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Adrift without a fast suit

I sold my jewelry to get a high-tech swimsuit and was rewarded with race victories and personal-best times. But now that's down the drain.

August 22, 2009|Kate Coleman | Kate Coleman is a writer in Berkeley.

I began lusting for Nero in April of this year.

I was at a regional swimming championship in Pleasanton and noticed how many competitors among my 65- to 69-year-old female peers had traded in their regular racing suits for the skintight, neoprene, high-tech swimsuit known as a Blue Seventy Nero. This glove-like body suit makes anyone faster, not just elite swimmers. But such suits are not cheap -- $400 for the Blue Nero. (The LZR high-neck suit worn by Americans during the last Olympics is $550.)

Those of us who love competing would all like to swim our best. But suddenly, swimming my best was out of my price range. I thought there was no way I could afford the suit.

Then, shortly after the Pleasanton meet, I was extracting a bauble from my old jewelry box for a rare dress-up night out and had a "eureka" moment: There was gold in there. Yes, jewelry is nice. But what does a girl in her mid-60s really want these days: a fast suit, of course! And with the price of gold in the stratosphere, my modest family jewels might just get me one.

I ransacked the box, gathering my late Uncle Harry's old class ring, some gold hoops I wore when I fancied the Gypsy look, the crumbling old gold fillings my dentist had removed, the odd extra links to a dressy watch I never wear and, finally, my dead Aunt Valerie's humongous gold earrings. Aunt Valerie, who lived in Beverly Hills and cared about these things, had told me that they were made by an Italian designer who had made jewelry for the wife of deposed Iranian Shah Mohammed Reza Pahlavi. I'd worn them once -- too embarrassed by their vulgar size to trot them out again.

Loot in hand, I drove to a local fortress inviting sales of precious metals and jewelry for cash and was buzzed into what looked like a little bank, replete with grill-fronted windows. The "teller" weighed and tested my offerings, returning with a fistful of hundred-dollar bills -- more than twice the amount I needed for the suit. Now, I was ready to go to Nationals, the U.S. Masters Swimming annual championship, held this year in May in Clovis, Calif.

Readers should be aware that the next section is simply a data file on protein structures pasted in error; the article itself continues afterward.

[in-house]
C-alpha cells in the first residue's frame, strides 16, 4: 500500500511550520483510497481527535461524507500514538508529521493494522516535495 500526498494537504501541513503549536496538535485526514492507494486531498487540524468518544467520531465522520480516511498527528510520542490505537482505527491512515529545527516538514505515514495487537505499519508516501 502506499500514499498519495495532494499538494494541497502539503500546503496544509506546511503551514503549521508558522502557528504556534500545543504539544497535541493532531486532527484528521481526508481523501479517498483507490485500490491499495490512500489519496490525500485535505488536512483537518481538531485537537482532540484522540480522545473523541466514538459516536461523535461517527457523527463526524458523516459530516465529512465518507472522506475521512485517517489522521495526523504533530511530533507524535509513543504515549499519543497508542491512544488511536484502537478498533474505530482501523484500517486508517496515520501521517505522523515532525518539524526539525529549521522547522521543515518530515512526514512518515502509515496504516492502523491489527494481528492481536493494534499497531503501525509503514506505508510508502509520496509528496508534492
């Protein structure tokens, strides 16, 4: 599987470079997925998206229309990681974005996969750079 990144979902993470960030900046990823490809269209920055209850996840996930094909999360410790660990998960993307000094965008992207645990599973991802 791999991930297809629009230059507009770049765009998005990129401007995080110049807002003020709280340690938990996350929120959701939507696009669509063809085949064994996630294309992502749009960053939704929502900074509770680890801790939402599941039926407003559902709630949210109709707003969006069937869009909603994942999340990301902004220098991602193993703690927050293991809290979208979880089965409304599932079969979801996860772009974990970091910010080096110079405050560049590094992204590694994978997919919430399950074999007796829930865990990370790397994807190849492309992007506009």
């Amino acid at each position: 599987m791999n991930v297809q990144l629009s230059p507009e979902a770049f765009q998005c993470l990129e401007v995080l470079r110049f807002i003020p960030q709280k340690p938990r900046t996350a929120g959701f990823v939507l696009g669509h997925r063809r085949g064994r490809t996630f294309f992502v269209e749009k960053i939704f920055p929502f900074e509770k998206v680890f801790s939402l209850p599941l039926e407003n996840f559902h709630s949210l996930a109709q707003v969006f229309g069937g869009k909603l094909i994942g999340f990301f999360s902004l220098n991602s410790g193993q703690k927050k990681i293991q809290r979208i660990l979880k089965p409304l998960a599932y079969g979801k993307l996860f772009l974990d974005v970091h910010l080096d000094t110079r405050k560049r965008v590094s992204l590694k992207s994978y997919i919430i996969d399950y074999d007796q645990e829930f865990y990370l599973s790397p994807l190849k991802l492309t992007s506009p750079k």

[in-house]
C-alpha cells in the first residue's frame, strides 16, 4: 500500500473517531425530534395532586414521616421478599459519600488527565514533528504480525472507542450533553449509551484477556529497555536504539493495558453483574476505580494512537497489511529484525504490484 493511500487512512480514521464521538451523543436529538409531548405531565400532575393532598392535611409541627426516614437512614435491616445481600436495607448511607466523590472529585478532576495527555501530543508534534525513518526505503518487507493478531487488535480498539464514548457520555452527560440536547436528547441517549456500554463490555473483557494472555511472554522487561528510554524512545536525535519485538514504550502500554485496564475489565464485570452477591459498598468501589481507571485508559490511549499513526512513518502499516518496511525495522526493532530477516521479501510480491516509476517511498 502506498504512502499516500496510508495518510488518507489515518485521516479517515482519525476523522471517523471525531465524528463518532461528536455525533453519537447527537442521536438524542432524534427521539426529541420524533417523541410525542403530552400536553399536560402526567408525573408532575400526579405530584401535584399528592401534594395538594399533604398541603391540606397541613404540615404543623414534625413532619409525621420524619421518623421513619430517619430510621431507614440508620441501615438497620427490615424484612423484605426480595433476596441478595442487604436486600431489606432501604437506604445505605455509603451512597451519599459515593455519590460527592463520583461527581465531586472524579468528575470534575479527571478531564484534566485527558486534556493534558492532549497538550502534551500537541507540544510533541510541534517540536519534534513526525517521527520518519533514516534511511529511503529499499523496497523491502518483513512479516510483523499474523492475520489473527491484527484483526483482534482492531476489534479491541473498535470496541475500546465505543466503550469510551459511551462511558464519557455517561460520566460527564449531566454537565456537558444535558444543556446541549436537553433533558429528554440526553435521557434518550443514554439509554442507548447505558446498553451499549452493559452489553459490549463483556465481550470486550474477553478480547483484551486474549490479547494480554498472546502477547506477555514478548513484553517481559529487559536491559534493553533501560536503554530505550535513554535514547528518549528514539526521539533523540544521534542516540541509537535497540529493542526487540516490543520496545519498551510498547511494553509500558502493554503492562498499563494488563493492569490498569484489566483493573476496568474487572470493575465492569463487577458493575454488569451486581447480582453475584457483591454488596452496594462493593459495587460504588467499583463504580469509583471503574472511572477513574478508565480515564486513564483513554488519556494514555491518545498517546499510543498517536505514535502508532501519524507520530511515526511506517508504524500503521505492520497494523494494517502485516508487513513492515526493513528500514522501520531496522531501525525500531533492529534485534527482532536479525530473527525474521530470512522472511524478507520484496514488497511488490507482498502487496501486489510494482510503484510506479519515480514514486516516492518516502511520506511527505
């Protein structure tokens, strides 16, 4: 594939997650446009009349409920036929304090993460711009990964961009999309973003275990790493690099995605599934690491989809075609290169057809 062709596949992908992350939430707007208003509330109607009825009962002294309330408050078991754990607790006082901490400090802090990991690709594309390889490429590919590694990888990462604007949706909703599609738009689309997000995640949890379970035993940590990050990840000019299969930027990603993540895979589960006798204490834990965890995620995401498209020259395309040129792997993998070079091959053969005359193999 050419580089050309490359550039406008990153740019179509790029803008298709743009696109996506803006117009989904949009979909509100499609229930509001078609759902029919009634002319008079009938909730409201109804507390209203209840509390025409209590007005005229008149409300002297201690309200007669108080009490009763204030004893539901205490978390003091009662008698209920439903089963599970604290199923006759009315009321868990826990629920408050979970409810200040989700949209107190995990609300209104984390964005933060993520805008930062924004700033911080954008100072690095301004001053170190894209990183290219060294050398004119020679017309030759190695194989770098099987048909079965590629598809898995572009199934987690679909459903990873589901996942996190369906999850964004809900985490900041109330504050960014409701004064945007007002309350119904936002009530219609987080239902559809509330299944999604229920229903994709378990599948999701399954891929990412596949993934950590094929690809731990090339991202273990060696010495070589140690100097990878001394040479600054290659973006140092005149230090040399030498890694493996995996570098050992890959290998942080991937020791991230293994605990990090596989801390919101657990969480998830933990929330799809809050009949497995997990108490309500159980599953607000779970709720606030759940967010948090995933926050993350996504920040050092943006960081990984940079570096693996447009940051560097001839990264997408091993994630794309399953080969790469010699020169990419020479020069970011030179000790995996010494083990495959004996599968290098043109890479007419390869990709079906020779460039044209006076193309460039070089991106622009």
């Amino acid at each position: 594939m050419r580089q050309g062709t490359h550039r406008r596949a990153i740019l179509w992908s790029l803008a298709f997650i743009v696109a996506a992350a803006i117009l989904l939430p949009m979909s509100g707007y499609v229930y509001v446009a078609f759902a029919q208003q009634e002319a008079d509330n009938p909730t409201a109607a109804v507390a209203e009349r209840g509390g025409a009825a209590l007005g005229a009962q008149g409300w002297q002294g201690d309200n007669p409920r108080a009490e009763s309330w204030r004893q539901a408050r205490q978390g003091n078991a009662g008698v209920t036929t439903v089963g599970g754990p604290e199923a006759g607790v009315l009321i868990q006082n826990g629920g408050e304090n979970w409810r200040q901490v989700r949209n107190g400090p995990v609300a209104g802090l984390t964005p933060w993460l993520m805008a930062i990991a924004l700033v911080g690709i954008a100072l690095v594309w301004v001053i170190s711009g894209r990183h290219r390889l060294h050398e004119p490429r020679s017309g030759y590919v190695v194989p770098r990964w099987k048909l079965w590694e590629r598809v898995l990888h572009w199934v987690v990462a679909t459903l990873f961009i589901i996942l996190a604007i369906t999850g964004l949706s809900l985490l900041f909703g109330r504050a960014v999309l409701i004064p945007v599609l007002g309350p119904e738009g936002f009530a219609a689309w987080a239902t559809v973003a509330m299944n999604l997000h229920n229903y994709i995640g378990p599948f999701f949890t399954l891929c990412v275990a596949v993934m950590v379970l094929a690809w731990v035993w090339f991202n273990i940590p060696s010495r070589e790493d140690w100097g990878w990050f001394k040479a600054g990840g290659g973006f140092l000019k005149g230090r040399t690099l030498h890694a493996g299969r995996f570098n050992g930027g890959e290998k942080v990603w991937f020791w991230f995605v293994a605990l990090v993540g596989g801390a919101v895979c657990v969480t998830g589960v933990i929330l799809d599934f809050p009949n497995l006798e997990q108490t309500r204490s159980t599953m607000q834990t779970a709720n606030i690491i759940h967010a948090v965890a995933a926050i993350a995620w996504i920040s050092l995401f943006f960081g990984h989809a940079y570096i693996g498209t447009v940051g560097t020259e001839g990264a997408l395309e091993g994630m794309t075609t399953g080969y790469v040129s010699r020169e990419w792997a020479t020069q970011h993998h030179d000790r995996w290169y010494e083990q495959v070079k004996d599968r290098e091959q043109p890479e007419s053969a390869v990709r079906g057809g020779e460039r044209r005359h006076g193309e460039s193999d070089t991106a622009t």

I was right in style. In the women's locker rooms, row after row of aisles revealed women of all ages struggling to wriggle into their ankle-length suits, some using plastic bags on their feet to ease them through. The suits are very tight, so tight that you need help zipping them up, all in the service of becoming hydrodynamically sleek. (And for those of us lacking Dara Torres' six-pack abs, the girdle effect is nothing to sneer at either.)

If I'd had any doubts about Nero's price tag, they were immediately dispelled by my first event, the 500-yard freestyle. I dove in and shot halfway across the pool, my body position perfectly streamlined. During the 20 laps of the race, I wouldn't let myself look at the woman in the next lane who, in 25 years of Masters swimming, had always beaten me. She wore the suit too. When it was over, I looked at the board and thought there must be some mistake: I had won gold, beating my rival by 12 seconds, and my time, 7:07, while not a record-setter, was nevertheless an astonishing 19 seconds faster than what I'd done the previous month at Pleasanton without the fast suit. I did personal-best times and placed in most of the other events as well.

The suit was my talisman. Yes, my times had been steadily coming down over the last two years as I had increased my training and focus, but the suit did something extra for me.

When I first bought the Nero, I was going to save it for pool competition. I'd been warned that the suits don't have a long life: as few as 15 to two dozen wearings. The fabric stretches out quickly. And I had been strictly advised not to wear it for saltwater swimming at all.

I had intended to follow the advice. But instead, I recently wore my Nero for a Northern California regional rough-water championship off the coast of Santa Cruz. (I won in my age group, thanks for asking.) And I have donned the suit for some of my summer open-water swims.

Why, you are wondering, would I take such a risk?

Because as of January 2010, these suits are banned by FINA, the world swimming body, and U.S. Masters Swimming, which complies with FINA rules, likely will fall in line. Acceptable women's fast suits can come down no further than the knees and cannot cover the arms. Neoprene is out altogether.

As a result, it's quite possible that a rash of international swimming records may never be equaled. And as for me, I don't think I can do a 7:07 500-free without my suit. It's downhill from here.

Meantime, I'm trying to get full wear out of my Nero, hence my devil-may-care donning of the suit even in saltwater at Santa Cruz. I can feel it stretching, and I mourn the cloak of relative greatness my suit conferred this year. Perhaps when it's retired in January, I can still nostalgically wriggle into it, wear it around the house, maybe hang a medal or two around my neck. I sold gold to win gold. It was a dream come true.

And nothing lasts forever.

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